- Cult Classic: The absurdity of this series has gained it this status long after it ended.
- First Installment Wins: The series of three-minute long shorts that this series originated as (which placed more of an emphasis on Mona than the other characters) is easily what this series is best known for.
- Friendly Fandoms: With other ironic fanbases such as Bee Shrek Test in the House. The Nanalan' fanbase also emerged at the height of the popularity of Undertale, leading to a lot of crossover art.
- Germans Love David Hasselhoff: Long after the series ended, it became a meme spread by Americans who were oddly intrigued and amazed at the weird show, embracing it as an absurdist gem while Canadians who'd grown up with the series shook their heads.
- Hilarious in Hindsight: Fans of Markiplier may find the fact that there was a ton of Nanalan' x Undertale crossover fanart during the height of the former's Memetic Mutation hilarious due to the fact that Mark would name the fallen child "Peepo" on his second attempt at playing Undertale.
- I Am Not Shazam: "Nanalan'" refers to the area around Nana's house ("Nana-land"), not the lead character (whose name is Mona) herself.
- Magic Franchise Word: "Peepo"
- Memetic Mutation:
- The whole series has become notable for its quirky atmosphere and the characters' bizarre speech patterns. The episode where Mona and Russell are exploring Nana's garden and Mona points out things such as a "samado/snadder mado", "cushie", "shoosh" and a "peepo" note , in particular, became the series' most famous moment in the 2010s."Oh...nasa peepo!"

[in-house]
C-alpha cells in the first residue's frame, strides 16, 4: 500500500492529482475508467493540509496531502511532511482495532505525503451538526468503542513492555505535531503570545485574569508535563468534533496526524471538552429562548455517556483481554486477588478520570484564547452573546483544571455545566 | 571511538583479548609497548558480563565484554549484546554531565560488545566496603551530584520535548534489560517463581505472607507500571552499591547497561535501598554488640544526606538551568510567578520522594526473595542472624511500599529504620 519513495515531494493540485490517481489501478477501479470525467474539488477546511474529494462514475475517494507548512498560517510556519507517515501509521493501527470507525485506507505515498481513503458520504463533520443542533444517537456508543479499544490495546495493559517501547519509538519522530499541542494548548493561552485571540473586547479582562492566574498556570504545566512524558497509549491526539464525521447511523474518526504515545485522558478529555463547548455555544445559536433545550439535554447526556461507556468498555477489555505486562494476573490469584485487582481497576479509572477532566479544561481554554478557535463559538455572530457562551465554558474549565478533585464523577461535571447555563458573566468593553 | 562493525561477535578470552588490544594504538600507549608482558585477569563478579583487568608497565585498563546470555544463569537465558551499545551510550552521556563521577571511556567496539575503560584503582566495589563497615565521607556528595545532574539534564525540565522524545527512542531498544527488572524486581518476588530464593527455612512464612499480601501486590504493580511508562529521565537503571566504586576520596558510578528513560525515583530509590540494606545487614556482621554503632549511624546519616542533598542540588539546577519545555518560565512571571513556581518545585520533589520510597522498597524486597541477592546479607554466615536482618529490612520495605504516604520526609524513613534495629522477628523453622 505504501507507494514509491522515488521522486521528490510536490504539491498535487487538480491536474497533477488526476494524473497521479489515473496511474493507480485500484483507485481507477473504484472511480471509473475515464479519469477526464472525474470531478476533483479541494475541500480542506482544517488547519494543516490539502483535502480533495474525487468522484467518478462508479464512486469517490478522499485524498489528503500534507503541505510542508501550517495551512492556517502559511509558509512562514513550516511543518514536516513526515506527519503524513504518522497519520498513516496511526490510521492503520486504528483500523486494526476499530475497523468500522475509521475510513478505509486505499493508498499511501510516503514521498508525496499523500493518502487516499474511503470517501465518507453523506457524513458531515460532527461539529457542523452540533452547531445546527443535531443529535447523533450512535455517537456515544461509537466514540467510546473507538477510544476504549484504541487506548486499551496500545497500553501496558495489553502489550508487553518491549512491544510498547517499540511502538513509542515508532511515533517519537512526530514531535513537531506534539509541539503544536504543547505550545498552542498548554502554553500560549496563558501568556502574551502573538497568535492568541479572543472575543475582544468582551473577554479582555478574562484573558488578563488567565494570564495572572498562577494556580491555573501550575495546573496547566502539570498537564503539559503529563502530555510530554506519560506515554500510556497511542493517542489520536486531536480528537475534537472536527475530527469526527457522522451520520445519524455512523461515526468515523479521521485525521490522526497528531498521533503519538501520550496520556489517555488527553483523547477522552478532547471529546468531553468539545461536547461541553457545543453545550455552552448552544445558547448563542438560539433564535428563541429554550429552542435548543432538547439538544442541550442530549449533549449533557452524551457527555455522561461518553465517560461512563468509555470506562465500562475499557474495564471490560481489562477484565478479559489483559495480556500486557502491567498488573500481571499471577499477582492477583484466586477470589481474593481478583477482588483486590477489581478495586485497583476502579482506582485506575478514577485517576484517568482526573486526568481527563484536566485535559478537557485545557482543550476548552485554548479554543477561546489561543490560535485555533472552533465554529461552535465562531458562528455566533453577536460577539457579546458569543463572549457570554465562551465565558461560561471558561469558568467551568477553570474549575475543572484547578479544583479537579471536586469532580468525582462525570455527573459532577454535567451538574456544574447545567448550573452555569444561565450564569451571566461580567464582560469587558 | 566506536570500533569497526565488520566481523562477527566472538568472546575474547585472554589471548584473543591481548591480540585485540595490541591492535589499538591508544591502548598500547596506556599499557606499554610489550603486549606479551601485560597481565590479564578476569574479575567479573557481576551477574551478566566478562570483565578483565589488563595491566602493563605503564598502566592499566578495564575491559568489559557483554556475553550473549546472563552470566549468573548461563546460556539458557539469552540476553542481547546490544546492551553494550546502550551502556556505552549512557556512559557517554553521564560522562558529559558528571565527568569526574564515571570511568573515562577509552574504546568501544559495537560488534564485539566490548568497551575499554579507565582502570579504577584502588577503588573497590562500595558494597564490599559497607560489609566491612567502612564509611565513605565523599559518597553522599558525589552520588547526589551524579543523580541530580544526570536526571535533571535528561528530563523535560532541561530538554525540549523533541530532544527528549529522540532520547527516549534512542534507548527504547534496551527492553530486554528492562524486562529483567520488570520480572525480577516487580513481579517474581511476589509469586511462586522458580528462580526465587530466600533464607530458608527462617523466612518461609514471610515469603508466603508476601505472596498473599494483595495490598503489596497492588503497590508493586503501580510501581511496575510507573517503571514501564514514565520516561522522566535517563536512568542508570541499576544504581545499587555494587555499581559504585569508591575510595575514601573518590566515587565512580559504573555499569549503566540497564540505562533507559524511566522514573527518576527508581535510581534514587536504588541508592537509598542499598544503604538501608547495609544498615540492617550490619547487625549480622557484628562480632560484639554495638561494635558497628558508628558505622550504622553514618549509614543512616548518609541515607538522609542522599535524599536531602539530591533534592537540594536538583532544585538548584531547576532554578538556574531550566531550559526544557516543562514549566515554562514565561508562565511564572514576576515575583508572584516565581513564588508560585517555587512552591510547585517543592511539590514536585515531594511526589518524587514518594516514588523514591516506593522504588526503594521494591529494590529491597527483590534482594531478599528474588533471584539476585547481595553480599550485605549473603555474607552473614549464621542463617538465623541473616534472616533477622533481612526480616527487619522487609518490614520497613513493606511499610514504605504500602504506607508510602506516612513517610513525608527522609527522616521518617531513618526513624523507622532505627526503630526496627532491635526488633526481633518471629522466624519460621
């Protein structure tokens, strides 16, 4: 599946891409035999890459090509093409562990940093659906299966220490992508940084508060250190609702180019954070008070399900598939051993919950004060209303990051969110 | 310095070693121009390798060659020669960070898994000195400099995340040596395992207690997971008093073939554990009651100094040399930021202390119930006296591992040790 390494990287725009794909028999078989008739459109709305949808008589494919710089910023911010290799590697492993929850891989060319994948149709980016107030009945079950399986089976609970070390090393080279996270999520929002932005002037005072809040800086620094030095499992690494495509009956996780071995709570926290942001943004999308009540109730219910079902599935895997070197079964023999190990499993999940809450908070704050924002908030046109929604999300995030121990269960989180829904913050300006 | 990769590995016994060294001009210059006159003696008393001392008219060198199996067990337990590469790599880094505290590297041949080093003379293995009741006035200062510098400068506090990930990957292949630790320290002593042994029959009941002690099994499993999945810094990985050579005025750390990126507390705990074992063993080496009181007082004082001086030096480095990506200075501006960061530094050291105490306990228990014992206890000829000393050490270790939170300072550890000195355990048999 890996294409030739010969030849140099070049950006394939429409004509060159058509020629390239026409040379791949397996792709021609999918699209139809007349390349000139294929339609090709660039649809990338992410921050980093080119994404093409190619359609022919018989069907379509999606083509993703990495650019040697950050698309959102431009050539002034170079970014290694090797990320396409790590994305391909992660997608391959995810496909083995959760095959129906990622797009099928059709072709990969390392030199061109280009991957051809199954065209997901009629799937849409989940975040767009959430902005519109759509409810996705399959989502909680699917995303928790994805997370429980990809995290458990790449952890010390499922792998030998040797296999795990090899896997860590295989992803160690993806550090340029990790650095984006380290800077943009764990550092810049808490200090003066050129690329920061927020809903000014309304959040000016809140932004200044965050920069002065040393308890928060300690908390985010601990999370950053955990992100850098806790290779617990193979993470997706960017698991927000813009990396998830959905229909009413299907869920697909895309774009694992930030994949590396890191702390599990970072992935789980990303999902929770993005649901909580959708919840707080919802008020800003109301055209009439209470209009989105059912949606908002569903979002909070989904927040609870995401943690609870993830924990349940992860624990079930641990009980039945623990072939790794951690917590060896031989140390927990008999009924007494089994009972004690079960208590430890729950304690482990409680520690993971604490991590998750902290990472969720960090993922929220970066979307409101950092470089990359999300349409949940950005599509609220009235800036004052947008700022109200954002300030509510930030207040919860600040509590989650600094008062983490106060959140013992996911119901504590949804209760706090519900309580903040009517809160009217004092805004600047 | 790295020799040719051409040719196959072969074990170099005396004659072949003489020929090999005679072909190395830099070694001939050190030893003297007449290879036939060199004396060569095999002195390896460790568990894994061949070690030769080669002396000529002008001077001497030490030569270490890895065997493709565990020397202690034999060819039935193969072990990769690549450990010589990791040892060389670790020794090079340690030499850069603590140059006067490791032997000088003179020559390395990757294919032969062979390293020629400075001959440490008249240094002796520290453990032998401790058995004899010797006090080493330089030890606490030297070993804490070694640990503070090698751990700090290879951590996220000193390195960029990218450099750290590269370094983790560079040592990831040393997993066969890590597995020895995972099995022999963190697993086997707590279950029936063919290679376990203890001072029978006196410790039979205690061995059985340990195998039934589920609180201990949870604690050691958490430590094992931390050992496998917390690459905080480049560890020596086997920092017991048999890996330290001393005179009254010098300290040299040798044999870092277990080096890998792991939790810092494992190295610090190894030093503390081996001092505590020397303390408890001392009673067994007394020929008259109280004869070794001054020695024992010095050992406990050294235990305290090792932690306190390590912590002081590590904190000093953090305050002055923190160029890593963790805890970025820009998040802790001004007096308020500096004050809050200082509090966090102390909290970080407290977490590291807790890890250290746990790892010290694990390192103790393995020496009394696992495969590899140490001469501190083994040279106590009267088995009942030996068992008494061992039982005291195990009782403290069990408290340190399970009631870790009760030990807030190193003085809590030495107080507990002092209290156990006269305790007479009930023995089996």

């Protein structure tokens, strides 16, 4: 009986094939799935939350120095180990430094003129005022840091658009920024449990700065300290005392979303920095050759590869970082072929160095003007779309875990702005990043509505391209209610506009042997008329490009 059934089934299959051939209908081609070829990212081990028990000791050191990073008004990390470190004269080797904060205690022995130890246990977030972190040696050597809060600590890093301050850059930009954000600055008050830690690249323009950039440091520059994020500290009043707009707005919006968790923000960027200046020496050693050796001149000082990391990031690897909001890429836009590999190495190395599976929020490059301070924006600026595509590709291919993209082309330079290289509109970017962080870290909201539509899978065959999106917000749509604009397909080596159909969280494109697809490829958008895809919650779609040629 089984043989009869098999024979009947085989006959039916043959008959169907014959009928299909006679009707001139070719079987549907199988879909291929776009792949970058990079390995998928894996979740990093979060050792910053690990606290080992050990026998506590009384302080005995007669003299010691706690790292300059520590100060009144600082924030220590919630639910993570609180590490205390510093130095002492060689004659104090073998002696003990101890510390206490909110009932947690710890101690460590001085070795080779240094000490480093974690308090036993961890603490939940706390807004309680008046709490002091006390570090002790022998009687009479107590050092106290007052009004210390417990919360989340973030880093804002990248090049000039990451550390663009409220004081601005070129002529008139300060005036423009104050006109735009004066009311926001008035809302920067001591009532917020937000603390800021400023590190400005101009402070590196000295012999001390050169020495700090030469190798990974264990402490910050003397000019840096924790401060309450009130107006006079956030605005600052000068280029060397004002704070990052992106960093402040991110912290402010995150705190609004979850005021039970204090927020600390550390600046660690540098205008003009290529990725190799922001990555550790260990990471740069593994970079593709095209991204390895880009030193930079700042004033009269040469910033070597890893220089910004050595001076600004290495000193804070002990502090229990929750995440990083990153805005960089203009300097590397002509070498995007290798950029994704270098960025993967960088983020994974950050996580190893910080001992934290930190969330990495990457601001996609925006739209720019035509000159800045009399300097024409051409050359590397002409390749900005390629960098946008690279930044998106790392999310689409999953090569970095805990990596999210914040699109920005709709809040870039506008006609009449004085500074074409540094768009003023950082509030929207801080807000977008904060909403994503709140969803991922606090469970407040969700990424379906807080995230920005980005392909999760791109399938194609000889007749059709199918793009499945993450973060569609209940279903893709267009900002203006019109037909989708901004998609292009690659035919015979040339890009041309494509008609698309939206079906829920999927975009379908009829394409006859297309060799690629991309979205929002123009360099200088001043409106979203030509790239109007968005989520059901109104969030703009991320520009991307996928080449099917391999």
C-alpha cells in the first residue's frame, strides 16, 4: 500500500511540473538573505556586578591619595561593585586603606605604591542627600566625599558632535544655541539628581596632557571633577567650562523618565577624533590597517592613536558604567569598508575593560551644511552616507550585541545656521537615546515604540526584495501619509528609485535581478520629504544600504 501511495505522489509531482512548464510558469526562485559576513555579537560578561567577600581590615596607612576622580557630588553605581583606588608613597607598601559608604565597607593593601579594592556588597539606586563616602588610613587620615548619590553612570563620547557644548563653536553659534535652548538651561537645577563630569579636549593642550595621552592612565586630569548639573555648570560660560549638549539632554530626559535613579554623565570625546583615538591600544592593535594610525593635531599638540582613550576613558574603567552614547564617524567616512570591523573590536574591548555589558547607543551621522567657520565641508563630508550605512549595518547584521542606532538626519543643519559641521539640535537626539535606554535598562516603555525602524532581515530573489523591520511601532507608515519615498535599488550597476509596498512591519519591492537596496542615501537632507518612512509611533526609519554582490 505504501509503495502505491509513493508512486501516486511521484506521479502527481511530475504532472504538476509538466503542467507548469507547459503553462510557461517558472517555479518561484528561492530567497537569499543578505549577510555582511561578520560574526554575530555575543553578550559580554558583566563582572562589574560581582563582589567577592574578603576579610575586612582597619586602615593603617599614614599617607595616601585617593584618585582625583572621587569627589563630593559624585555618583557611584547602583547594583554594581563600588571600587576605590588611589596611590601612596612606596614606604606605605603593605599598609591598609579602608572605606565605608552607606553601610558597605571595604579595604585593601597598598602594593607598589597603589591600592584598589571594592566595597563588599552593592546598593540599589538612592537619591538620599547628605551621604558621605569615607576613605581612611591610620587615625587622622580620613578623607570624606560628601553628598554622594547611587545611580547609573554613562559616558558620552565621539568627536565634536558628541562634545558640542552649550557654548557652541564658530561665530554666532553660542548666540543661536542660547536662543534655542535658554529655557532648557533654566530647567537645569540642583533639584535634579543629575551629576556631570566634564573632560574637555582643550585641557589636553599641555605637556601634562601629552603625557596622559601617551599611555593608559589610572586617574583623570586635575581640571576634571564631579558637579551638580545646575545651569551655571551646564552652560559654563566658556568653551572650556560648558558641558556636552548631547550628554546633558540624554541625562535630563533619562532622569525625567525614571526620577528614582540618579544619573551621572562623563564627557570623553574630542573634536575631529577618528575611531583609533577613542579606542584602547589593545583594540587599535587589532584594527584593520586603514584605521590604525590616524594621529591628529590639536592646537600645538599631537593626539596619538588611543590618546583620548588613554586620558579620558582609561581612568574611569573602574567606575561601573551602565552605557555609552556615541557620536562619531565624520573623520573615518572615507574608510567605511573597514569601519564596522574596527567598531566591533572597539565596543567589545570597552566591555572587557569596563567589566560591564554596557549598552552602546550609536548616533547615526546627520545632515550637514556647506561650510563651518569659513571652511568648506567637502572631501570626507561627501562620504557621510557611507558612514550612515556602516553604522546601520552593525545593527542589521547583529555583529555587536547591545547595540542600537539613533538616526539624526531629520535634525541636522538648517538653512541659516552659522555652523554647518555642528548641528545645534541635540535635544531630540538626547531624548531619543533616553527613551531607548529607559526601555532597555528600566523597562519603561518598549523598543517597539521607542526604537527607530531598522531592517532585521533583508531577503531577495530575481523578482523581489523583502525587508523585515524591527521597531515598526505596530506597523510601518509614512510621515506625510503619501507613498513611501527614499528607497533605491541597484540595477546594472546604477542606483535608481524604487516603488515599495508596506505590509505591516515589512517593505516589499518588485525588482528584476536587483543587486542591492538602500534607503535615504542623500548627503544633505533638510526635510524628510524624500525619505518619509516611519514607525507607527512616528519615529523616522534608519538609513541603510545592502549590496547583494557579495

- The "Lollipop" short has also become infamous due to how...erm...oddly dirty the short sounds without any visuals, and to a lesser extent how ridiculous Mona looks as she eats the lollipop."Dassa lolli!!"
- The whole series has become notable for its quirky atmosphere and the characters' bizarre speech patterns. The episode where Mona and Russell are exploring Nana's garden and Mona points out things such as a "samado/snadder mado", "cushie", "shoosh" and a "peepo" note , in particular, became the series' most famous moment in the 2010s.
- Narm: The sad thing is, this was supposed to be an educational show (at least the full-length version, though the shorts are better-known), but the bizarre dialogue and overall surreal feel of the show meant that people were more likely to scratch their heads and laugh than they were to learn something.
- Nightmare Fuel: Straddles a fine, fine line between quirkily memetic and downright creepy. Mona's wide mouth, green skin, and solid black eyes don't really help.
- Popularity Polynomial: The series was never given much notice back when the shorts were still being produced. However, come late 2015 where most of the folks who remember watching it began talking about it on the internet, and the series suddenly became a lot more notable for its weirdness.
- Retroactive Recognition: So what did the creators of Nanalan' go on to do after this show, you might be wondering? Why, none other than the infamous (and this time intentionally surreal) Mr. Meaty, of course.
- Signature Scene: The garden scene with the "peepo", as seen under Memetic Mutation.
- Special Effects Failure: There are a number of times where the puppeteers' arms can be seen, particularly in the original shorts. One example can be seen in the "Lollipop" short as Russel tries to lick Mona's lollipop.
- Uncanny Valley: Some of the facial expressions that the puppets make can look unintentionally creepy at times.
YMMV / Nanalan'